July 31, 2012
"With an expectant wife, a long tour was out of the question. But a quick 20-mile overnighter seemed just the ticket -- out after Saturday morning chores and back by Sunday lunch. Plus, if anything unexpected happened, I could be home in about an hour."
That's what urban geographer Byron Rushing (he specializes in bicycle and pedestrian planning) has to say in this week's Bike Overnight's piece. It's about his ride to Georgia's Stone Mountain Park, which is part natural wonderland and part theme park -- sort of like a cross between ... Yellowstone and Disneyland? Well, maybe.
"Atlanta can be a tough town for cycling," Byron writes. "In-town riding is accessible and convenient, but big roads and long distances often preclude comfortable trips beyond the city. However, the Stone Mountain Trail provides a nearly seamless connection from the inner neighborhoods to the state's most-visited park.
"The route followed my regular morning commute through downtown Atlanta, then turned eastward toward the city of Decatur. Nearing the city, I picked up the Stone Mountain Trail, which is located adjacent to the old Georgia Railroad corridor. Decatur provided opportunities for two quick stops -- one for a cafe lunch and another at the Dekalb Farmer's Market for dinner supplies."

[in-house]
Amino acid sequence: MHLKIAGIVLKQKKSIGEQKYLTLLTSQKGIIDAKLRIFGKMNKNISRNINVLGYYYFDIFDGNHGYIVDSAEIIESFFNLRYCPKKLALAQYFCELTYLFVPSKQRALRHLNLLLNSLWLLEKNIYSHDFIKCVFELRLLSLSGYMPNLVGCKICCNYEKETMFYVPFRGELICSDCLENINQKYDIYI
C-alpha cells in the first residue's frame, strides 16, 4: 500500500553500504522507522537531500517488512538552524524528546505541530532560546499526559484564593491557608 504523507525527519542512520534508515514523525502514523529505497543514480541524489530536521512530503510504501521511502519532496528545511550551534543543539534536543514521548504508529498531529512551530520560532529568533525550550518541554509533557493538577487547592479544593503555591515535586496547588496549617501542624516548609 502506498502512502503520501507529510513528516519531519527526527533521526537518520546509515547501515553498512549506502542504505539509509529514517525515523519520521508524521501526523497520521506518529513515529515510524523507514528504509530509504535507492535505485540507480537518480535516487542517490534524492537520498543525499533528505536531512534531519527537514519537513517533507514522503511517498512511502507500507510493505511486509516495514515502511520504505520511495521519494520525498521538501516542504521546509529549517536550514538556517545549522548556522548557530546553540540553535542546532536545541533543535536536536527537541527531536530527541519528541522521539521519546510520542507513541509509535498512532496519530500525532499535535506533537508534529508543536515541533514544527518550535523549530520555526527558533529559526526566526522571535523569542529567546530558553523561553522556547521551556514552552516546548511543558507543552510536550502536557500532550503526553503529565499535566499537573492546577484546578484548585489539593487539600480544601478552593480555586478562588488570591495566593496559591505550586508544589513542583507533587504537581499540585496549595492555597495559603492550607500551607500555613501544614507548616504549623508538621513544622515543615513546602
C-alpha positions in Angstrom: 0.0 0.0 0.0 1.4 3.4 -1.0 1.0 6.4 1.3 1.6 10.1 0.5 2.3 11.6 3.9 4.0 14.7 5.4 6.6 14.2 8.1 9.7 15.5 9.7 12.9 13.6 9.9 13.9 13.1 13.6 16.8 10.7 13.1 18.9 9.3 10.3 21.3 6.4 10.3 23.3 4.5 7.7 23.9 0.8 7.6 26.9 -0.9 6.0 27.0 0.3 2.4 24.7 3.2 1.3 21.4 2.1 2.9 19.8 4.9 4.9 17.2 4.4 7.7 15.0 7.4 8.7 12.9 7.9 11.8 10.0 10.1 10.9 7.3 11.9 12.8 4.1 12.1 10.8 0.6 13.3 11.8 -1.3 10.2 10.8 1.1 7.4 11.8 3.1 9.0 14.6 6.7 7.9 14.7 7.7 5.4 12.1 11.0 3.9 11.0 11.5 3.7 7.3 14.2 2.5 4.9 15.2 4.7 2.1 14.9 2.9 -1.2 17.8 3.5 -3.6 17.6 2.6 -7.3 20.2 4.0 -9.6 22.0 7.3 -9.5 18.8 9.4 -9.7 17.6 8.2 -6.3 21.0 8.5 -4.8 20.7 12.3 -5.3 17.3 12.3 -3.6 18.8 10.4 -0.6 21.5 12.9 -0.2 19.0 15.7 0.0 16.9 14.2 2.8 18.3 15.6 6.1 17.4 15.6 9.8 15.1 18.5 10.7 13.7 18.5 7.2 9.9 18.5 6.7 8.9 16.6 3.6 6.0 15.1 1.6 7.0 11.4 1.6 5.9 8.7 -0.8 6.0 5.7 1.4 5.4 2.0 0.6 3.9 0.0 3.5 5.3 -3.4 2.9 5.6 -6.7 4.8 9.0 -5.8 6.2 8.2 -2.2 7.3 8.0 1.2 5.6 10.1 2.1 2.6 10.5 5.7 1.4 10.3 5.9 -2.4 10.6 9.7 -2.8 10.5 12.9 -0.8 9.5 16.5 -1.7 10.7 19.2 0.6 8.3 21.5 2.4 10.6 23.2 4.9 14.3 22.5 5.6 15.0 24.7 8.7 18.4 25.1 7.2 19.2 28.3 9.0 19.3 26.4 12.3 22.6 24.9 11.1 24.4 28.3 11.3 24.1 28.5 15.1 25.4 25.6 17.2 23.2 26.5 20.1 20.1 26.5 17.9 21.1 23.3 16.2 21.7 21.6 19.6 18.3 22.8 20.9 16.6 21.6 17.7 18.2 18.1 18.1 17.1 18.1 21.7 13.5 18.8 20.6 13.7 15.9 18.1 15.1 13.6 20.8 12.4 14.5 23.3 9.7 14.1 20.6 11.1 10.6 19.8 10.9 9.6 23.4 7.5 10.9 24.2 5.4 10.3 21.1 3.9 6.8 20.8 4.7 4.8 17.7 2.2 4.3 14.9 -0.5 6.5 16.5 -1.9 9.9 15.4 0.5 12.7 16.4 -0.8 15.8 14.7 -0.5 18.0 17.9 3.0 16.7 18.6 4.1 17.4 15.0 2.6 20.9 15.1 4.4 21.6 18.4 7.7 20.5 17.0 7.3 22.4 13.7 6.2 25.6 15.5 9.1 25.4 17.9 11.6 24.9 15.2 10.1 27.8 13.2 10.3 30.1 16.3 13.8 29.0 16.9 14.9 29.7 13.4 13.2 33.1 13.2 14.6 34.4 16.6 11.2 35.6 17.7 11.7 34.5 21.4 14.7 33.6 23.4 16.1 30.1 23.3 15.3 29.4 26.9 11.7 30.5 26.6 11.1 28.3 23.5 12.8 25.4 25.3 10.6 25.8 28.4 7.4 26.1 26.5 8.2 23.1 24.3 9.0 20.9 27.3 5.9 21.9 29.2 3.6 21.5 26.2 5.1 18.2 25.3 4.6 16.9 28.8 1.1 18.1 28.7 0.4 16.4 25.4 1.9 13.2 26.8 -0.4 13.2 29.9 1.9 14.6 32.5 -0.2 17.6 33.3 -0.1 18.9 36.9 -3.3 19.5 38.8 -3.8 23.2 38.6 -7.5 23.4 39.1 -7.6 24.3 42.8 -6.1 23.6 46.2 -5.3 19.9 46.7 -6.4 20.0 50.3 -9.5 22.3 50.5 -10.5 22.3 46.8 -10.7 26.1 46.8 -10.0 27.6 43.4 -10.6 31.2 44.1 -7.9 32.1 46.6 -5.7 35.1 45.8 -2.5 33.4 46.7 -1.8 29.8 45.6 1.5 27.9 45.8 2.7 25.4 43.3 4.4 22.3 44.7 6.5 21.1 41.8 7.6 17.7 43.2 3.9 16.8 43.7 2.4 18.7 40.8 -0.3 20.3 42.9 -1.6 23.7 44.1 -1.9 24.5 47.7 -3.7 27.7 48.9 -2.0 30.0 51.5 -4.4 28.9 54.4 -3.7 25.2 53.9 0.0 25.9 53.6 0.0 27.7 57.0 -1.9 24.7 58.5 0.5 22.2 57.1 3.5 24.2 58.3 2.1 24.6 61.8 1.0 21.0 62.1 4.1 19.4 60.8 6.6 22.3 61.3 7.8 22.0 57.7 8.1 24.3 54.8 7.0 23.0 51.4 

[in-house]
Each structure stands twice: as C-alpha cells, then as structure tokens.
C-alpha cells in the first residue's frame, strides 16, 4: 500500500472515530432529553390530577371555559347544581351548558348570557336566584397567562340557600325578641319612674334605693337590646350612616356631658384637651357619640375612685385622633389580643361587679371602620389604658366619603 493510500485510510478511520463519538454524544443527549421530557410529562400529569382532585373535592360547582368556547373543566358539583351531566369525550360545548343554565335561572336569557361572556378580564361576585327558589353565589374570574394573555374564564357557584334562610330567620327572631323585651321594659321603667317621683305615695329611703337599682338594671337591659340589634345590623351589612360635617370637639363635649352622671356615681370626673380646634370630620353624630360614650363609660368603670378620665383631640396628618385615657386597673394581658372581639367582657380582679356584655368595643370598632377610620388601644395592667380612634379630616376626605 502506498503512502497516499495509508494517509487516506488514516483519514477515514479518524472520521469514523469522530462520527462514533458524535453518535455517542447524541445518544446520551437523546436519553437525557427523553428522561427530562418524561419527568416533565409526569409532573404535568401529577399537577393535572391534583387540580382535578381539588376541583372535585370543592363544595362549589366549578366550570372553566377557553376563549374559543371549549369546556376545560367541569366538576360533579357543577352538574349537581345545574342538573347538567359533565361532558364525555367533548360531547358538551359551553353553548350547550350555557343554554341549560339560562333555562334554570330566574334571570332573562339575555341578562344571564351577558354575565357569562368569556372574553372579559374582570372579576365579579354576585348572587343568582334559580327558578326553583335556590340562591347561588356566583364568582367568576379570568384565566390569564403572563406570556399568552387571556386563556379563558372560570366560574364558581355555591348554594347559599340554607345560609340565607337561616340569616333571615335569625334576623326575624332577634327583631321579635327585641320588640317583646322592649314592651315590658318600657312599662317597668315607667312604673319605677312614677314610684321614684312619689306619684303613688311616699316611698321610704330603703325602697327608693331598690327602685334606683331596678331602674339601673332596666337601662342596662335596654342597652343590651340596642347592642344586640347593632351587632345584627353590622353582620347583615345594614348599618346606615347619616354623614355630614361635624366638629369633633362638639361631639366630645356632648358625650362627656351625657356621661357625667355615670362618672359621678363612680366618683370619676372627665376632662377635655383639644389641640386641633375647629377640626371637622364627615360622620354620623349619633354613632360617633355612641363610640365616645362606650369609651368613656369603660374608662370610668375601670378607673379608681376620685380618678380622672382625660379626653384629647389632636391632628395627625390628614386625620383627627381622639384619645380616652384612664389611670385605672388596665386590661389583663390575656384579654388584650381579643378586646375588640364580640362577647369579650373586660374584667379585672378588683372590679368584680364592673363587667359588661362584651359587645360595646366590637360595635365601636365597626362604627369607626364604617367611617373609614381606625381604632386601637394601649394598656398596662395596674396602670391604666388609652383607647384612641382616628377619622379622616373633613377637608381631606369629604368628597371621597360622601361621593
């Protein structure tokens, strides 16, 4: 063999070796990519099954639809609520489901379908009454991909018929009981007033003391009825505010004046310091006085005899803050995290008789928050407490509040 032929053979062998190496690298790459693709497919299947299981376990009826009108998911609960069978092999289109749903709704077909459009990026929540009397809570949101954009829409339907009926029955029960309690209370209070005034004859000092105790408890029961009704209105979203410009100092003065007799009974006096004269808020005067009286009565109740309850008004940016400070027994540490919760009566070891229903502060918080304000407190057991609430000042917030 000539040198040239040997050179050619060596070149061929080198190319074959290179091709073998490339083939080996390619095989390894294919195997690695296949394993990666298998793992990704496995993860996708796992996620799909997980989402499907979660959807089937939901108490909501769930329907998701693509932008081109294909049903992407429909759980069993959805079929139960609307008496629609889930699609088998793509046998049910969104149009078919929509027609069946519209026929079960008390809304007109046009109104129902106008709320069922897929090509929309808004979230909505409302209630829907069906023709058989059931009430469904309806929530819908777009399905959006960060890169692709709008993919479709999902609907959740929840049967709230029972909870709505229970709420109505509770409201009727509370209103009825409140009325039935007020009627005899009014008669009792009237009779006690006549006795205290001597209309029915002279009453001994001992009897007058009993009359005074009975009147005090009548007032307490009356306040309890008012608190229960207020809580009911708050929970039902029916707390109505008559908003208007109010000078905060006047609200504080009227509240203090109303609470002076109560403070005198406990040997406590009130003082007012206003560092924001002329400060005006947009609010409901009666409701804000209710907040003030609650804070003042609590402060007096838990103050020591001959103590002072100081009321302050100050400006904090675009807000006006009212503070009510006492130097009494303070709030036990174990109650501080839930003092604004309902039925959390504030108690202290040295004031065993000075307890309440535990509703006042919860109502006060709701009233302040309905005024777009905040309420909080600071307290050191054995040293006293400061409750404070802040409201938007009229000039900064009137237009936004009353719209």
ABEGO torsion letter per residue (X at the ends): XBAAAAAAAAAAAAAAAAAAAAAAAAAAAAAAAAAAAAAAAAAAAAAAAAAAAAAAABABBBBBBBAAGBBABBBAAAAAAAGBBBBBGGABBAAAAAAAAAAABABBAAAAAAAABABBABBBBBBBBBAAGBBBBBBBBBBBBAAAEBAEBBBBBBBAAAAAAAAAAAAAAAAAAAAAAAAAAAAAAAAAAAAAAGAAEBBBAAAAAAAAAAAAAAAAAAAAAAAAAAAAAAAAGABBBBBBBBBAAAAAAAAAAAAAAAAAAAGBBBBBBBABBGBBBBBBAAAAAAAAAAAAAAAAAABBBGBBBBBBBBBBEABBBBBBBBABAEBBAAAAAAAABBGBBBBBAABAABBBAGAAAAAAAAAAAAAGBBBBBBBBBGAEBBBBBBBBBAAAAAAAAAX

Here's a picture of Bryon's lunch in Decatur. Looks pretty darn good, don't you think?
Dinner at his campsite in Stone Mountain Park was almost a different story, however, as Byron had grabbed the wrong fuel for his stove. "Thankfully, enough pine limbs had accumulated nearby that I was able to start a fire and get my pasta boiling with only a few extra minutes of work.
"During holidays, and in the summer months, the park hosts a fantastic laser-light show, so I was lulled to sleep by blaring pop-country hits and a fireworks extravaganza."
In closing, he writes: "Finally, the best reason for a long morning bike ride is a big breakfast. My wife was out for morning errands as I neared home, so we met for brunch at one of our favorite local spots. In only 28 miles and 22 hours I managed to get a great break from my regular routine and was still home in time to finish the weekend's chores."
An overnighter means not missing Sunday brunch with my sweetie.
Read the rest of Byron's story at BikeOvernights.org. There you can also take a close-up gander at our current Photo of the Week, which comes from The Tulip Tour: April in Northwest Washington, by Don Nordgran.
BikeOvernights.org Photo of the Week, 07.27.12.
Top 3 photos by Byron Rushing
MICHAEL McCOY compiles the organization's twice-monthly e-newsletter Bike Bits and organizes the Bike Overnights program. Previously, from March 2009 through January 2012, Mac posted weekly at Biking Without Borders.